La febbre greca si abbassa leggermente e così il costo dell'assicurazione contro il default del debito sovrano
si abbassa un po' ovunque come non mancano di sottolineare gli analisti di Bespoke: ecco come si sono mossi i prezzi dei CDS a 5 anni negli ultimi mesi
Non è semplice capire in che misura è efficiente il mercato dei CDS: se si assume l'efficienza allora è naturale
utilizzare il loro prezzo come proxy della probabilità di default ma ci sono parecchie precauzioni da prendere:
questo articolo del New York Times discute la possibilità di una minibolla nei CDS:
Last September, the company, the Markit Group of London, introduced the iTraxx SovX Western Europe index, which is based on such swaps and let traders gamble on Greece shortly before the crisis. Such derivatives have assumed an outsize role in Europe’s debt crisis, as traders focus on their daily gyrations.A result, some traders say, is a vicious circle. As banks and others rush into these swaps, the cost of insuring Greece’s debt rises. Alarmed by that bearish signal, bond investors then shun Greek bonds, making it harder for the country to borrow. That, in turn, adds to the anxiety — and the whole thing starts over again.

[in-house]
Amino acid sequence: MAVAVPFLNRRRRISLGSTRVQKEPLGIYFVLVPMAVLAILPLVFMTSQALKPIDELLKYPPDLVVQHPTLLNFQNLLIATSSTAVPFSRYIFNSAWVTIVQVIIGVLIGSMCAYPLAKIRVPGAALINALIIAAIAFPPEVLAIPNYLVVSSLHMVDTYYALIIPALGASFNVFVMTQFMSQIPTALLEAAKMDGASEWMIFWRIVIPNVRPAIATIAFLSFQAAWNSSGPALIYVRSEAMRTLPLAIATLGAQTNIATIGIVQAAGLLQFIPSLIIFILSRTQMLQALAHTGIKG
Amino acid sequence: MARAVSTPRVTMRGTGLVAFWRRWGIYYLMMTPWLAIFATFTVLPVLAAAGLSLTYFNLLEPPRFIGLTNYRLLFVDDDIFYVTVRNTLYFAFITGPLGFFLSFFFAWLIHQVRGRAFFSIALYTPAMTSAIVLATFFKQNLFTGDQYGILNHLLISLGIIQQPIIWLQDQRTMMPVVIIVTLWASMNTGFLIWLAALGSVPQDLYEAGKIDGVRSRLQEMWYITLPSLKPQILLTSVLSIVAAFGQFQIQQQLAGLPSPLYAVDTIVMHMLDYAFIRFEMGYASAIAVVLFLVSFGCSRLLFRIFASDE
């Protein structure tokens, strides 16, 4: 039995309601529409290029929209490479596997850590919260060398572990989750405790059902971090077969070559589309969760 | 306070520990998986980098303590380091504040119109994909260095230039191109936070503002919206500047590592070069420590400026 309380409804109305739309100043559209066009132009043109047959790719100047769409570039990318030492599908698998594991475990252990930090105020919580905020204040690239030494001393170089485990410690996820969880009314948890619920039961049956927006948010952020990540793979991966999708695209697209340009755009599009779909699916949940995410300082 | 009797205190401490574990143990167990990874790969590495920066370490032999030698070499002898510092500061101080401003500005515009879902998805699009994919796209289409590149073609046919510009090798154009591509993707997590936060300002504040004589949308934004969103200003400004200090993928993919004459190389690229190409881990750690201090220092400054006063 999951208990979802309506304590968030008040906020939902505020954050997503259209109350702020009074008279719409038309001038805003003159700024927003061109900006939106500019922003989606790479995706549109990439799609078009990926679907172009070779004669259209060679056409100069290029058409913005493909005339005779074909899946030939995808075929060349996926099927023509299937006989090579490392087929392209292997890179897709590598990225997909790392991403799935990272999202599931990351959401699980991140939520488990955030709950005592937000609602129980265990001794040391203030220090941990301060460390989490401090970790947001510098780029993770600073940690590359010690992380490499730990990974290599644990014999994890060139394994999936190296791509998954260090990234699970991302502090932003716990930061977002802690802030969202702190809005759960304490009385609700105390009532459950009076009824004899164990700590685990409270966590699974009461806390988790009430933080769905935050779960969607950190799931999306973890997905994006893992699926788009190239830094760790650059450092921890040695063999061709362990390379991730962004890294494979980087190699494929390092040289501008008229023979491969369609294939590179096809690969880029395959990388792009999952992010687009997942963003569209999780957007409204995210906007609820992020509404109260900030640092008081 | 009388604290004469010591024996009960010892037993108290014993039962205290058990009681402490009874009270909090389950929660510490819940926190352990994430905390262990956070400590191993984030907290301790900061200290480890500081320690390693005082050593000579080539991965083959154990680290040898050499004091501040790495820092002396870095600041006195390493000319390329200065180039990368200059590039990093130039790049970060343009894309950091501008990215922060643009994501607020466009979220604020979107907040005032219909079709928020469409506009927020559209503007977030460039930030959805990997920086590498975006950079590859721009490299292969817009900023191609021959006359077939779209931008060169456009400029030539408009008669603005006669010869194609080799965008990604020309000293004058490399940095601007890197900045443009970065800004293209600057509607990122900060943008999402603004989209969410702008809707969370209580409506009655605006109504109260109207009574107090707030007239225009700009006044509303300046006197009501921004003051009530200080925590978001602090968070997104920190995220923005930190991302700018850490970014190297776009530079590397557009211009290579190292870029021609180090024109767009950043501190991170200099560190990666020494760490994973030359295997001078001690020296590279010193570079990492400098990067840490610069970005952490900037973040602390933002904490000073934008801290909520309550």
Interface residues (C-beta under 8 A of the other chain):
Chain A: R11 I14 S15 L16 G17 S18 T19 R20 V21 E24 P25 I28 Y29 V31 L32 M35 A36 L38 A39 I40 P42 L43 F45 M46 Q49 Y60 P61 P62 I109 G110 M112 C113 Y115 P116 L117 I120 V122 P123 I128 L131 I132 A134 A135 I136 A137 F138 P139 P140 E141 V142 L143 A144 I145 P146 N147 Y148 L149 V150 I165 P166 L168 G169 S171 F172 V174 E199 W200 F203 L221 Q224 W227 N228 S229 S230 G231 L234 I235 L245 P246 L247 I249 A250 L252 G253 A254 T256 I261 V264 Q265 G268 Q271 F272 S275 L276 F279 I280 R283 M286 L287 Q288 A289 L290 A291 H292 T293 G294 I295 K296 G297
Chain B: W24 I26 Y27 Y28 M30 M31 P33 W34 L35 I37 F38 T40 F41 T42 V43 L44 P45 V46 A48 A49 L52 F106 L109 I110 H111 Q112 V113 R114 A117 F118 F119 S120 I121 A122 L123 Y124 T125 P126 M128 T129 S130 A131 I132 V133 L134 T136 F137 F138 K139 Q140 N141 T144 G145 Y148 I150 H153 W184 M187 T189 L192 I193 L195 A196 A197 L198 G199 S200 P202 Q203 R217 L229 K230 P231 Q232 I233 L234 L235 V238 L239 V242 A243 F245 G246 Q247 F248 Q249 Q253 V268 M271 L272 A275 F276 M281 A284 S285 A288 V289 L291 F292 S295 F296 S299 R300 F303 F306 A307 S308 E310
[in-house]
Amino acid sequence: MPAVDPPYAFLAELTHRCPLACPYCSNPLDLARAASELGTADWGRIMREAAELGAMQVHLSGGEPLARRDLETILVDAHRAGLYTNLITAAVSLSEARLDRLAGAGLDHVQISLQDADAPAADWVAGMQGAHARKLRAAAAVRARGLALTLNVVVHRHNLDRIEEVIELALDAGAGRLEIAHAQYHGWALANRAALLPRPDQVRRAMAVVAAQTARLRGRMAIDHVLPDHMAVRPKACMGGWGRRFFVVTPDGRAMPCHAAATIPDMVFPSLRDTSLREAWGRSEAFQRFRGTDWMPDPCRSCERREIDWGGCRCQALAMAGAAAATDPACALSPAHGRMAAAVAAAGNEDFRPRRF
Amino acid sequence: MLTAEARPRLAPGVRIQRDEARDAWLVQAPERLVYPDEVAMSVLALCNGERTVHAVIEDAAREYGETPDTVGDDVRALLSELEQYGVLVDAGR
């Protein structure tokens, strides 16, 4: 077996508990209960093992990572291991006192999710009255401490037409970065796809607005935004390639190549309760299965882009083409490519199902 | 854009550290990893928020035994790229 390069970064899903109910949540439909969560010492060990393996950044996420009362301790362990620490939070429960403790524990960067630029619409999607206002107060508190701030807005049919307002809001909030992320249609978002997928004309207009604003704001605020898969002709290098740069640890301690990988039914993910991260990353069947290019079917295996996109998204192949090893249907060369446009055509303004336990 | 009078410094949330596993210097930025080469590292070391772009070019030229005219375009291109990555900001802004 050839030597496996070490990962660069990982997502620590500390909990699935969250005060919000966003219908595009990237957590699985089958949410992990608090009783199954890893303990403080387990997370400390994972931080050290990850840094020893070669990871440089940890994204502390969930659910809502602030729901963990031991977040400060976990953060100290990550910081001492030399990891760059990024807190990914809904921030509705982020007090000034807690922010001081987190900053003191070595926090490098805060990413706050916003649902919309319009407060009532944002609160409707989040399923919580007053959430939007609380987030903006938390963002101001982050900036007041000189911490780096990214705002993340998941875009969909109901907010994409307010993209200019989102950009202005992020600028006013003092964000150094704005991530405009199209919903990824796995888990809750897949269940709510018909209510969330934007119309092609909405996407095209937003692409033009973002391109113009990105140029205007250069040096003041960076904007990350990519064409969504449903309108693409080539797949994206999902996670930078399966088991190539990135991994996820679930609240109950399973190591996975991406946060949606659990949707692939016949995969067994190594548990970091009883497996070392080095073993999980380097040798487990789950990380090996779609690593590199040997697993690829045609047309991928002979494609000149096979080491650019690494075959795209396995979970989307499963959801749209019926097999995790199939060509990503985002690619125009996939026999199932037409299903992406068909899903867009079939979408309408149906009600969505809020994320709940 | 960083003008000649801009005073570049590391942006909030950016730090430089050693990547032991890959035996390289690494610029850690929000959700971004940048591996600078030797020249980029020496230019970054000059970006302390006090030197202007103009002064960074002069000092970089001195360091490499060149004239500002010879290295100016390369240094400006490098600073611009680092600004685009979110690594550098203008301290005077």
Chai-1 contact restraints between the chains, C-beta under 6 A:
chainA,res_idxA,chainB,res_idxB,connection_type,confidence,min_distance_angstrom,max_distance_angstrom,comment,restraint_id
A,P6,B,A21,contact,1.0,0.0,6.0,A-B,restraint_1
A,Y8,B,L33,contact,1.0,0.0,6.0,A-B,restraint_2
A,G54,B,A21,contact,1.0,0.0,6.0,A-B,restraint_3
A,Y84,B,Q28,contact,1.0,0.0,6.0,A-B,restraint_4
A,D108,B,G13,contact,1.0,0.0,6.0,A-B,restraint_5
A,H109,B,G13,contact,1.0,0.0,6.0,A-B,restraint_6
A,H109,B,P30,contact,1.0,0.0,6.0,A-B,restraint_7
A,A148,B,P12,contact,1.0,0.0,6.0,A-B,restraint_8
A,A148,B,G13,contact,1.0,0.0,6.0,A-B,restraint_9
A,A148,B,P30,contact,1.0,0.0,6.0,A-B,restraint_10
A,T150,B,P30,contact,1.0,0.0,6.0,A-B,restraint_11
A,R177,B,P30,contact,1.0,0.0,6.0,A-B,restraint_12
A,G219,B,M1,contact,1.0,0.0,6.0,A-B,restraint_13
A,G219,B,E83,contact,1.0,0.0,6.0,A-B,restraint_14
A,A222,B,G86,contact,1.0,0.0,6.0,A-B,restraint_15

On trading desks, there is fierce debate over what exactly is behind Greece’s recent troubles. Some traders say swaps have made the problem worse, while others say Greece’s deteriorating finances are to blame.
“This is a country that is issuing paper into a weakening market,” said Ashish Shah, co-head of credit strategy at Barclays Capital, referring to Greece’s need for continual borrowing.